On November 8, 2018, the US District Court for the District of Columbia dismissed in its entirety a class action complaint alleging that Deoleo USA, Inc. misrepresented Bertolli Extra Virgin Olive Oil as “extra virgin” in violation of the District’s consumer protection laws. The plaintiff’s claims were based solely on a 2010 report that studied a limited number samples of Bertolli extra virgin olive oil sold in California (the “UC Davis Report”).
As described by the court, to rely on the UC Davis Report, it “would have to indulge at least three major — and dubious — assumptions to draw the inference [Plaintiff] asks for here: one methodical, one temporal, and one geographic.” The court rejected all three of these assumptions, discrediting the report’s methodology and finding no temporal or geographic link to sustain a 2018 claim in Washington, DC.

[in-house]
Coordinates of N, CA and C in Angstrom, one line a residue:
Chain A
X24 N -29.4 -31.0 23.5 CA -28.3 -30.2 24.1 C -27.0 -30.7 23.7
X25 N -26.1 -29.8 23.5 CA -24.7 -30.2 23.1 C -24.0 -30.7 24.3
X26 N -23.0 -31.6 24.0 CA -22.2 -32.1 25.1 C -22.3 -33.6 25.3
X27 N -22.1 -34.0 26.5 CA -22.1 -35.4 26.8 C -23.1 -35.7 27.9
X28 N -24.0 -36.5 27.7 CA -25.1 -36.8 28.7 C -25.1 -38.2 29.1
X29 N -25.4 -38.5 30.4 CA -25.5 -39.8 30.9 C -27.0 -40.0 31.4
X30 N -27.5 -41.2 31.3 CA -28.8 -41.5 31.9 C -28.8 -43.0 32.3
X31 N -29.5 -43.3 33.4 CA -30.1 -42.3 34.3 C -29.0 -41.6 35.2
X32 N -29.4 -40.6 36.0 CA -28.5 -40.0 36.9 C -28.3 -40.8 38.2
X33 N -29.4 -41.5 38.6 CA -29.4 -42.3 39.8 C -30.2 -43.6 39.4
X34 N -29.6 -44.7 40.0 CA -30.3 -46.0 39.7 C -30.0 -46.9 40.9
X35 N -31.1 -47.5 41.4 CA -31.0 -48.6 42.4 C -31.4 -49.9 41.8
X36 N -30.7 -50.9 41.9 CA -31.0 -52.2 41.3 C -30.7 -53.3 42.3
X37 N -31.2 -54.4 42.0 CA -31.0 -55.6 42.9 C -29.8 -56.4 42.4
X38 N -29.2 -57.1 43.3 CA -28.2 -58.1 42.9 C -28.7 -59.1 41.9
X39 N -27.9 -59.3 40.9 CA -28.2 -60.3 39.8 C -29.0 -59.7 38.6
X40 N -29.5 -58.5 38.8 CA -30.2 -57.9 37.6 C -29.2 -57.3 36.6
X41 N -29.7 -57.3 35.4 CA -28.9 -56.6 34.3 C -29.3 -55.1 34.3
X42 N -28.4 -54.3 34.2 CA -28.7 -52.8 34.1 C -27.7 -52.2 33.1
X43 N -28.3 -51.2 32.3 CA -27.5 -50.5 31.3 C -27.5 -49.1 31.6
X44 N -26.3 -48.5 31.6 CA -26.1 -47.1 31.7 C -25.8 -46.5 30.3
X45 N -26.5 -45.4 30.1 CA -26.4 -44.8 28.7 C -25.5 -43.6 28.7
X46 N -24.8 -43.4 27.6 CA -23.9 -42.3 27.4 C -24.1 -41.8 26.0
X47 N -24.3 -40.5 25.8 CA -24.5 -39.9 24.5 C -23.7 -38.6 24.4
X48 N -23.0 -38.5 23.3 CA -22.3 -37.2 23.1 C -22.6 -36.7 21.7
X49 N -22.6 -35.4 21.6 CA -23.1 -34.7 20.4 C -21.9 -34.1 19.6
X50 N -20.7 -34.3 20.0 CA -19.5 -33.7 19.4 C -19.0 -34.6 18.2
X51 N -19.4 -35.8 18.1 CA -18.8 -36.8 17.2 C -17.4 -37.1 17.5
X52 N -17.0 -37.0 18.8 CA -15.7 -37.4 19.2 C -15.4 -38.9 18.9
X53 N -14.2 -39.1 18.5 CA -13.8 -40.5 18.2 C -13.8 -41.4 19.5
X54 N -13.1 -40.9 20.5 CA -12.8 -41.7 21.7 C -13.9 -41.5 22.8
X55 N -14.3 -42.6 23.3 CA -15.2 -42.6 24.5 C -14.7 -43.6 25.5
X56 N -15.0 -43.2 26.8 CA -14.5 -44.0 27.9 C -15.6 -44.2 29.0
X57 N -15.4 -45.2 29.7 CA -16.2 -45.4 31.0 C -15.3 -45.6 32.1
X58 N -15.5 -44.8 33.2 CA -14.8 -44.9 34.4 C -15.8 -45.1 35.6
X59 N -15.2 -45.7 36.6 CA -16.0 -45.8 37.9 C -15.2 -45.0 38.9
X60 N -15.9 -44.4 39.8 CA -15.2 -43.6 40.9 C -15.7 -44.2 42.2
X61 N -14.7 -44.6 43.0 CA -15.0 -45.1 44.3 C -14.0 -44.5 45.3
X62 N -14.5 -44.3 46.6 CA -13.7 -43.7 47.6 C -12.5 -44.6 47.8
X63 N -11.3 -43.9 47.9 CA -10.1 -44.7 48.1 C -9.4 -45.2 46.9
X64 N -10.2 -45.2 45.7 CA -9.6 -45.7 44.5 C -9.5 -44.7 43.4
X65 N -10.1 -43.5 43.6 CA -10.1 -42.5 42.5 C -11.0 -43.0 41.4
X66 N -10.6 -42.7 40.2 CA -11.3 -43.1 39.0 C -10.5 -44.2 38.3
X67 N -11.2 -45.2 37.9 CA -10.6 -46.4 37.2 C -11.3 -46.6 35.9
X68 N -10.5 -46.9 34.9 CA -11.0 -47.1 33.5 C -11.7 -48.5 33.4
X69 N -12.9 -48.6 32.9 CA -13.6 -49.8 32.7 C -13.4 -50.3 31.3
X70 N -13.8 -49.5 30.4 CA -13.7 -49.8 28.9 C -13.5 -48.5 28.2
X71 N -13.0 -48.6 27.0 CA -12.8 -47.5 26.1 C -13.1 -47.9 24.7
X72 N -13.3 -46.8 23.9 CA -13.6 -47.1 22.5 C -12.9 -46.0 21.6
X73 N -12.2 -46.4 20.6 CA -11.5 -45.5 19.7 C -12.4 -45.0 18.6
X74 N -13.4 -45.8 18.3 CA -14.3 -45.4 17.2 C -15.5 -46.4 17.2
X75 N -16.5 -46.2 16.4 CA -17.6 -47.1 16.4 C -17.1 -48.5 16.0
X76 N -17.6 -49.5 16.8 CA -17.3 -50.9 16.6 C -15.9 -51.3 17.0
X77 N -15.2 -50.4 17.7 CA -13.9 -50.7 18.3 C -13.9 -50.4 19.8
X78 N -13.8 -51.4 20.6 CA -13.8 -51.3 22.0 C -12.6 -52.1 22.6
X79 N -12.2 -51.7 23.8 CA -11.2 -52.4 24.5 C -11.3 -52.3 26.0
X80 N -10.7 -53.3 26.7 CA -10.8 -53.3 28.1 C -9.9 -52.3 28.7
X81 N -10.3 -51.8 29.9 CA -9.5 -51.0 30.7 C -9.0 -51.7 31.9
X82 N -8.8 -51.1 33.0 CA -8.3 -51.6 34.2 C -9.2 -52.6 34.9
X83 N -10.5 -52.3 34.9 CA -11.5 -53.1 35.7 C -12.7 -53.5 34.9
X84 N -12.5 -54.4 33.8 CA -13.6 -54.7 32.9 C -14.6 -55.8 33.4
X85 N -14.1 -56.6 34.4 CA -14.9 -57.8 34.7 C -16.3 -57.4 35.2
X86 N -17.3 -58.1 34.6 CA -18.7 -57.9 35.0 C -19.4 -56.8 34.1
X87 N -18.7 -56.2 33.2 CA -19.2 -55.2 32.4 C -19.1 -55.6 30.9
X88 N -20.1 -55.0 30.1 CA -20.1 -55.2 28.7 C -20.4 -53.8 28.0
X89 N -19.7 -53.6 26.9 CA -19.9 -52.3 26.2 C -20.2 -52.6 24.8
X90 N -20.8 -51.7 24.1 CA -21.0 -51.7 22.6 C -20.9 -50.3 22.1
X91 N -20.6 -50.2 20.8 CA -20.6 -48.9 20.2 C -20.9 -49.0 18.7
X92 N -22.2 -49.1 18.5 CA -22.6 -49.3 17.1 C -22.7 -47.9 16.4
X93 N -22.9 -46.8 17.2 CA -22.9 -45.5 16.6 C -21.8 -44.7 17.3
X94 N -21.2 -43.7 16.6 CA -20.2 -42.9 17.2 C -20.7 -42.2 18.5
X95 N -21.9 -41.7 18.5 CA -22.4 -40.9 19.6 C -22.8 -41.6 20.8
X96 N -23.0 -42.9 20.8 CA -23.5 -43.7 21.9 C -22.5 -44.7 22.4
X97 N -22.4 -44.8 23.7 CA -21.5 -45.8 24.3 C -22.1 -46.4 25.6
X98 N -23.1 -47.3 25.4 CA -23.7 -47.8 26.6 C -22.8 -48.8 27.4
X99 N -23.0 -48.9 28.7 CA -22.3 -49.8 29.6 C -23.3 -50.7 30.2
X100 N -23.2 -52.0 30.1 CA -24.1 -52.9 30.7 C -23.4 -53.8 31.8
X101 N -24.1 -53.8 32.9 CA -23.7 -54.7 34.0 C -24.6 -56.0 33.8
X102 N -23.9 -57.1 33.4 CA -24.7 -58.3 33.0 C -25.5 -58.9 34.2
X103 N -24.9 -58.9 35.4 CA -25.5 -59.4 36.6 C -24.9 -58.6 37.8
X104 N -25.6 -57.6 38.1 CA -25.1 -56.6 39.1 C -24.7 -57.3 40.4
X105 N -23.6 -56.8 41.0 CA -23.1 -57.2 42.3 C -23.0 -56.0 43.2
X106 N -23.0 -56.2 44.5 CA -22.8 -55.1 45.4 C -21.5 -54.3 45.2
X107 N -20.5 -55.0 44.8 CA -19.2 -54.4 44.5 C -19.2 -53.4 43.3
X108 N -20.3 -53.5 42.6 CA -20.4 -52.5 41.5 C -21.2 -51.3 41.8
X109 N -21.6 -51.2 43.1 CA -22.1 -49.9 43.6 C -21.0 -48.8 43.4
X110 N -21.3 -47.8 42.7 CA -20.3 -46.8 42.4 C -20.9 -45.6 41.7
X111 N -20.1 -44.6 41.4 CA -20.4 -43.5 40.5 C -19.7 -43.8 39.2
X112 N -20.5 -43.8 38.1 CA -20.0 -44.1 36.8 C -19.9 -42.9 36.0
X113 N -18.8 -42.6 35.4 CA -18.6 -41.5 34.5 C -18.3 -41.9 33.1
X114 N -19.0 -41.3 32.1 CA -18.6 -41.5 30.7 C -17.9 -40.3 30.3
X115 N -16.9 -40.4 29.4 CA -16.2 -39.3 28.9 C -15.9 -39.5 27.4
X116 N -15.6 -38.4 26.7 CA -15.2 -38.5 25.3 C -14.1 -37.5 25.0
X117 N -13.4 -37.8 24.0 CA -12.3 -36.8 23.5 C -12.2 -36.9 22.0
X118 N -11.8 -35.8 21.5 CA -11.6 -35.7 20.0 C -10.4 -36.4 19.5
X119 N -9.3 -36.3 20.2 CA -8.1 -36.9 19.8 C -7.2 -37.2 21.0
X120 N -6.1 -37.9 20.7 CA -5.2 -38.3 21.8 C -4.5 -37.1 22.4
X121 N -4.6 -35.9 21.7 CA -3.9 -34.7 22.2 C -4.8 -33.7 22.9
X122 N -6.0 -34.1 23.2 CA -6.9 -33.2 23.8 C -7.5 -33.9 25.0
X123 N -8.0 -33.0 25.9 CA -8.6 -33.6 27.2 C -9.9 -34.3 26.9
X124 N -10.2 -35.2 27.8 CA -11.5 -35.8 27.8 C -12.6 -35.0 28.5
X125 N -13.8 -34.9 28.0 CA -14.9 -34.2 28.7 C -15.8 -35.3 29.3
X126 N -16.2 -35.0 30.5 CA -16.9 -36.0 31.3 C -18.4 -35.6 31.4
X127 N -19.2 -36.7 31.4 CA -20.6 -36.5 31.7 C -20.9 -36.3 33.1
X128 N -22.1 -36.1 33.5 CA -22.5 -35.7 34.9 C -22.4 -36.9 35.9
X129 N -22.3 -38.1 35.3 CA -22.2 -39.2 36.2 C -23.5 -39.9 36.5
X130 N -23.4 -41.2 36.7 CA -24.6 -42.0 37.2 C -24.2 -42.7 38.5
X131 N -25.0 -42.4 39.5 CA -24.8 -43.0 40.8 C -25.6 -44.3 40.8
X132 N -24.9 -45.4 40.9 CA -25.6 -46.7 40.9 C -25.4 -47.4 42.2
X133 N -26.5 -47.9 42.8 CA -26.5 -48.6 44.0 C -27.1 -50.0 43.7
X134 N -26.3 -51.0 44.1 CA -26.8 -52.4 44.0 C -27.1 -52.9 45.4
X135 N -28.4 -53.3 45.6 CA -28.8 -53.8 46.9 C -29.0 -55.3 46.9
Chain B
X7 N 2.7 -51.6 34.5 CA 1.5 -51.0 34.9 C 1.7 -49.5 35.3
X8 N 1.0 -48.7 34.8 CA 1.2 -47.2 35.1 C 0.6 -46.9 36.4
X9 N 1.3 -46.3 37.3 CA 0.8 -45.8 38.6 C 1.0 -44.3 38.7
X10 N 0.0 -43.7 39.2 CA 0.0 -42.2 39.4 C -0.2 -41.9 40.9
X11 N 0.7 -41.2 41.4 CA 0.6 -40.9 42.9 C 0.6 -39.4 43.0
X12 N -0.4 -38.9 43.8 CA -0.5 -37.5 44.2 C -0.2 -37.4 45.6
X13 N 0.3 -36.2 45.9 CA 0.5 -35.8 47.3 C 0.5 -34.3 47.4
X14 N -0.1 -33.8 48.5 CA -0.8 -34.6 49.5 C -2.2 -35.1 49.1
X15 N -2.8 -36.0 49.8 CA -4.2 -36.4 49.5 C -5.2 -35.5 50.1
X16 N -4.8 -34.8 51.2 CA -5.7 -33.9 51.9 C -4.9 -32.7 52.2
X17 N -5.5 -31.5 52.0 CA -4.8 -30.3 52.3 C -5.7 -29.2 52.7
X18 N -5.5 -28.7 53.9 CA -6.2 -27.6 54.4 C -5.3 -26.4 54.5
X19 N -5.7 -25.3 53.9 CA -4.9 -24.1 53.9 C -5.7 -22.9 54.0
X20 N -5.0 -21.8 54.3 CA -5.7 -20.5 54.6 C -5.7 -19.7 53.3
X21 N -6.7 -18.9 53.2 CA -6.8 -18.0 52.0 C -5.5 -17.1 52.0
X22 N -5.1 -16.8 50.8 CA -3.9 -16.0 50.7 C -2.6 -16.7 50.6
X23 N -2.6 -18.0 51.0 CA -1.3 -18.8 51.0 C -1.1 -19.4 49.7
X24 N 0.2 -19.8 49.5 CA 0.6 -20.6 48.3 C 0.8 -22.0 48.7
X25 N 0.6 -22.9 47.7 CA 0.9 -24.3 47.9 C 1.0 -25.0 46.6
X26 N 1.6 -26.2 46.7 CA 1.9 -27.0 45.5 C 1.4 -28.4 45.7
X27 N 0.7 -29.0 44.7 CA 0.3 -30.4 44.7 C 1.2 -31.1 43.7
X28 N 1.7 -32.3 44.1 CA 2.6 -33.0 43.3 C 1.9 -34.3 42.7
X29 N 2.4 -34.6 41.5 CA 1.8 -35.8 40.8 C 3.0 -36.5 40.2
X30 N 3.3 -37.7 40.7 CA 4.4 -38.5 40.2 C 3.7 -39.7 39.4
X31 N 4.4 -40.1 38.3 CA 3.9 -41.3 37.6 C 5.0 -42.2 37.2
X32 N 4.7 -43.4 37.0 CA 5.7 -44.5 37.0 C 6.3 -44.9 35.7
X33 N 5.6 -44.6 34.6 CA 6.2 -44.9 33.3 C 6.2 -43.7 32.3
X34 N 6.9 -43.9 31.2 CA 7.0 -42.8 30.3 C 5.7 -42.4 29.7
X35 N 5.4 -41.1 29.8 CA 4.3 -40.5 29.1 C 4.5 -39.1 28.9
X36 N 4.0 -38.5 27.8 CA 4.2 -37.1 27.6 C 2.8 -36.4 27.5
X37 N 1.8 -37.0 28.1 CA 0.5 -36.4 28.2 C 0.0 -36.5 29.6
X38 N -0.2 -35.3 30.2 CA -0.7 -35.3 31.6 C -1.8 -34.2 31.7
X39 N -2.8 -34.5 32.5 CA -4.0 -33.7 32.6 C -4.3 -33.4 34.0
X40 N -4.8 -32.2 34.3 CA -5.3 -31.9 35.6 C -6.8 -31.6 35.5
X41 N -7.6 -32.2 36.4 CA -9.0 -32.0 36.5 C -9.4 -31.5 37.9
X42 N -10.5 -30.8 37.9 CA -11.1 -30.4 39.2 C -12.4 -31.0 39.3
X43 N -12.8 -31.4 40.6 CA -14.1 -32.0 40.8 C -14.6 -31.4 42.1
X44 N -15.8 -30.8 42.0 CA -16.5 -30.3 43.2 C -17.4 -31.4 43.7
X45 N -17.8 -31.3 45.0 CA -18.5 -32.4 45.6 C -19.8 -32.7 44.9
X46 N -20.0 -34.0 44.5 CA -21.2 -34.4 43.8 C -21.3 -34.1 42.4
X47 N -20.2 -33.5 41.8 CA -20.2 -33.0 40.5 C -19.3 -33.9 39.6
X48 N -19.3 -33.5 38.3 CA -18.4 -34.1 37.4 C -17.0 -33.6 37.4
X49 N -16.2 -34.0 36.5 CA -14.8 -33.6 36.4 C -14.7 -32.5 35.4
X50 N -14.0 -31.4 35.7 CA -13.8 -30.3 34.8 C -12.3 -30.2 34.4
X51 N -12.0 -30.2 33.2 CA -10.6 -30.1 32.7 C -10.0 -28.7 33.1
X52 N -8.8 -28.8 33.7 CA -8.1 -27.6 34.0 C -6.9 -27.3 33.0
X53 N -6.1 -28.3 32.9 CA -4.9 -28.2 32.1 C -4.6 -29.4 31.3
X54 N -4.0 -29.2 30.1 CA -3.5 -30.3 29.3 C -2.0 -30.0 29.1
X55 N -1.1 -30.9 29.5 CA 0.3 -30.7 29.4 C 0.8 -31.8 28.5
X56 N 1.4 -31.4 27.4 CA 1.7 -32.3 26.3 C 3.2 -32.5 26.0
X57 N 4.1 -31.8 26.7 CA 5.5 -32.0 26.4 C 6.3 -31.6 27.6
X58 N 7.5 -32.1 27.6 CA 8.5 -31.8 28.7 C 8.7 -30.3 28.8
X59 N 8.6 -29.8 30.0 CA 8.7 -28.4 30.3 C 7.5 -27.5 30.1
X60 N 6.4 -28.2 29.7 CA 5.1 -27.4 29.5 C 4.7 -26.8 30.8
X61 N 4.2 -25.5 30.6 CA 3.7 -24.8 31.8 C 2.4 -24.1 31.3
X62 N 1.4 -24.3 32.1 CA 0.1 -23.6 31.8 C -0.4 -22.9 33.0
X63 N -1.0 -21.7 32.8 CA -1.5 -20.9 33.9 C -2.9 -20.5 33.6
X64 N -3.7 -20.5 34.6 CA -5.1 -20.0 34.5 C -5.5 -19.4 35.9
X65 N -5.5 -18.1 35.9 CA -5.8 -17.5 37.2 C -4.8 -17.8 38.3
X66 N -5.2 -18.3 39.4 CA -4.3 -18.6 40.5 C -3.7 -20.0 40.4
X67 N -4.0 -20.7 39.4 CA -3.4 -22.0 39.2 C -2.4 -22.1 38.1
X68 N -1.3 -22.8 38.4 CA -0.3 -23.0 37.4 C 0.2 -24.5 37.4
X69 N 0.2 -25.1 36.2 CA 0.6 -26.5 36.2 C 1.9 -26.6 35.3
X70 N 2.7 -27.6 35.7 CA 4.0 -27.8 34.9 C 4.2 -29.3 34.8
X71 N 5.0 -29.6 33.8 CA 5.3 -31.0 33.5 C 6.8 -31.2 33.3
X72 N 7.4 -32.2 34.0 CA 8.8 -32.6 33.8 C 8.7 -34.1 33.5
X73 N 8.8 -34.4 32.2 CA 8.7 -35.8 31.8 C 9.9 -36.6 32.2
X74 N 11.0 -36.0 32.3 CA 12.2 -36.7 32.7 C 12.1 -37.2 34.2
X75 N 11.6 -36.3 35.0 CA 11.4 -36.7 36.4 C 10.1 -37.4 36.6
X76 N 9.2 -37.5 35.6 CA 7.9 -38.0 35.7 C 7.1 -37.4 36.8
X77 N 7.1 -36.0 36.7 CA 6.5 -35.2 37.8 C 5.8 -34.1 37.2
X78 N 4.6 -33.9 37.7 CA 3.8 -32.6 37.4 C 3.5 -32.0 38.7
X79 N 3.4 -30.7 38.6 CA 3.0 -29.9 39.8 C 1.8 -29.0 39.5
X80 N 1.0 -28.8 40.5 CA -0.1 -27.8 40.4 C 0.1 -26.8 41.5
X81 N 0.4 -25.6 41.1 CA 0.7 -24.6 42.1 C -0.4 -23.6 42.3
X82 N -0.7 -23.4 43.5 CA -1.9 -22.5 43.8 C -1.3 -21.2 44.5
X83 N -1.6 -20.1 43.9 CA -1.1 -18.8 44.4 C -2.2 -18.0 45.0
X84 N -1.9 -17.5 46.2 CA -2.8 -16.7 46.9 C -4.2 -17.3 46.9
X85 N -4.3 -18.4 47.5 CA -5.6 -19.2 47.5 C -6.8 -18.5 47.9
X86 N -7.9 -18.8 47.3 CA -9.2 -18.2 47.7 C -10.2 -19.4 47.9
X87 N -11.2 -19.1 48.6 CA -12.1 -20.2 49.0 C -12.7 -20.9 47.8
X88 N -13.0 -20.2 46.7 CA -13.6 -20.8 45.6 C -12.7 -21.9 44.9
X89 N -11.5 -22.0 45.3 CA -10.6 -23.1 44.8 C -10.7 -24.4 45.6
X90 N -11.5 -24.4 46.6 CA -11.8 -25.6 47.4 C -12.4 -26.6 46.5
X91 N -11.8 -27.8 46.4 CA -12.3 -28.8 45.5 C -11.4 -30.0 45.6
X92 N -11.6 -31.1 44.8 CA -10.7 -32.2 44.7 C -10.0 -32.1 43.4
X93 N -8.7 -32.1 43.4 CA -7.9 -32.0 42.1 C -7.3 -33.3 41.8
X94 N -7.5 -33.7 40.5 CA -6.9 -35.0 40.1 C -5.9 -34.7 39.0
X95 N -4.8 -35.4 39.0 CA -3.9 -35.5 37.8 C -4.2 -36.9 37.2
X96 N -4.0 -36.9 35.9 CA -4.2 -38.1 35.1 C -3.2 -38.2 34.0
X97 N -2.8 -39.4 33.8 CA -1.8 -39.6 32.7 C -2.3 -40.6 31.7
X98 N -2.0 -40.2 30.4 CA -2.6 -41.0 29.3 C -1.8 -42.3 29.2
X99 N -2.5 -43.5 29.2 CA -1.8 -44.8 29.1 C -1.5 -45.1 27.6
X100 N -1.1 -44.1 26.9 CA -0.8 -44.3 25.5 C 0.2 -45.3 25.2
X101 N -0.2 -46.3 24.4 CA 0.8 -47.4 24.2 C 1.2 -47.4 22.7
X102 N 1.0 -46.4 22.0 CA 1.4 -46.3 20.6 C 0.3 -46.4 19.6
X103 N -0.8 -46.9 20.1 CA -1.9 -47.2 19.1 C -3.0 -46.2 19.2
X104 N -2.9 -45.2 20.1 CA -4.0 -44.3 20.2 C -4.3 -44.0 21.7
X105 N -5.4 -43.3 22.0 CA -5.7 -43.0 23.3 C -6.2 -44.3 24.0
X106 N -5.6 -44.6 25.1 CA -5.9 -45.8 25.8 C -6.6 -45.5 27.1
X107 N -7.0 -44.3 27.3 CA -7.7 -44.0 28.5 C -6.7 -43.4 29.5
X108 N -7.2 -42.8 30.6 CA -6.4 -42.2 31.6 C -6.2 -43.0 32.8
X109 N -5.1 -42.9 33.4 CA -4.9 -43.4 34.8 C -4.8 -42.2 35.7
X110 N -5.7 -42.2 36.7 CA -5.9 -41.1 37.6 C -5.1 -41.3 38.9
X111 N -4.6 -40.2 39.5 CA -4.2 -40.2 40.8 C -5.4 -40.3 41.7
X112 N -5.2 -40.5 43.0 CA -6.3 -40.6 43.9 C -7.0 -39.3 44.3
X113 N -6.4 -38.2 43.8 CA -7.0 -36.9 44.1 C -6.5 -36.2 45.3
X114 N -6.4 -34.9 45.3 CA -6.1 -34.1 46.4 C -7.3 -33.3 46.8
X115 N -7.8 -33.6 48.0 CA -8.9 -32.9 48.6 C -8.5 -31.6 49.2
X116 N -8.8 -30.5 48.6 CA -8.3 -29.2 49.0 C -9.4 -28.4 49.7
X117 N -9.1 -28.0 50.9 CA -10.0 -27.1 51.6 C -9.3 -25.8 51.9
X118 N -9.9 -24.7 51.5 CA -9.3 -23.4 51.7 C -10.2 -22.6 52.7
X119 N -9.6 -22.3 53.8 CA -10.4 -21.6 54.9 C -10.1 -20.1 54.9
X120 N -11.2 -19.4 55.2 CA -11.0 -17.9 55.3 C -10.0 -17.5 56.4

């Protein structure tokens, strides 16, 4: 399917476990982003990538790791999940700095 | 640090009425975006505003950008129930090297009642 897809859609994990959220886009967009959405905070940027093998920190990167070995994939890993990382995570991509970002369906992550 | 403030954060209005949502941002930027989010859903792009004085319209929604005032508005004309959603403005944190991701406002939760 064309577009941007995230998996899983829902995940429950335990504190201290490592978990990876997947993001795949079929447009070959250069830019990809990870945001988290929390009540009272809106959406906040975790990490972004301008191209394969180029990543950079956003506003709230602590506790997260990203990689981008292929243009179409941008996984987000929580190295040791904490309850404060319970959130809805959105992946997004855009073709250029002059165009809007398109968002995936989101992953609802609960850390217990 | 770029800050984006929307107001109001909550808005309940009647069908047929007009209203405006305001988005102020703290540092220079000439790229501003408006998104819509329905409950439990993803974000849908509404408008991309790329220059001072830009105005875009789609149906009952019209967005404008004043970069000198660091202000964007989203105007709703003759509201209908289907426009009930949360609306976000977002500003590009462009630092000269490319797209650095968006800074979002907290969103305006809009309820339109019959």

The Norton Rose Fulbright litigation team, which successfully defended Deoleo, consisted of partner Jeff Margulies (Los Angeles and San Francisco), partner Matt Kirtland and associate Rachelle Plotkin Bishop (Washington, DC).
This case, Fahey v. Deoleo USA, Inc. (18-cv-2047) came on the heels of a nationwide class action involving the exact same type of consumer claim based on the UC Davis Report against Deoleo that settled in March 2018. Several other meritless cases against sellers of olive oil based alone on the UC Davis report have appeared throughout the country. The US District Court for the District of Columbia’s ruling is a significant step towards exposing and preventing such baseless copycat lawsuits.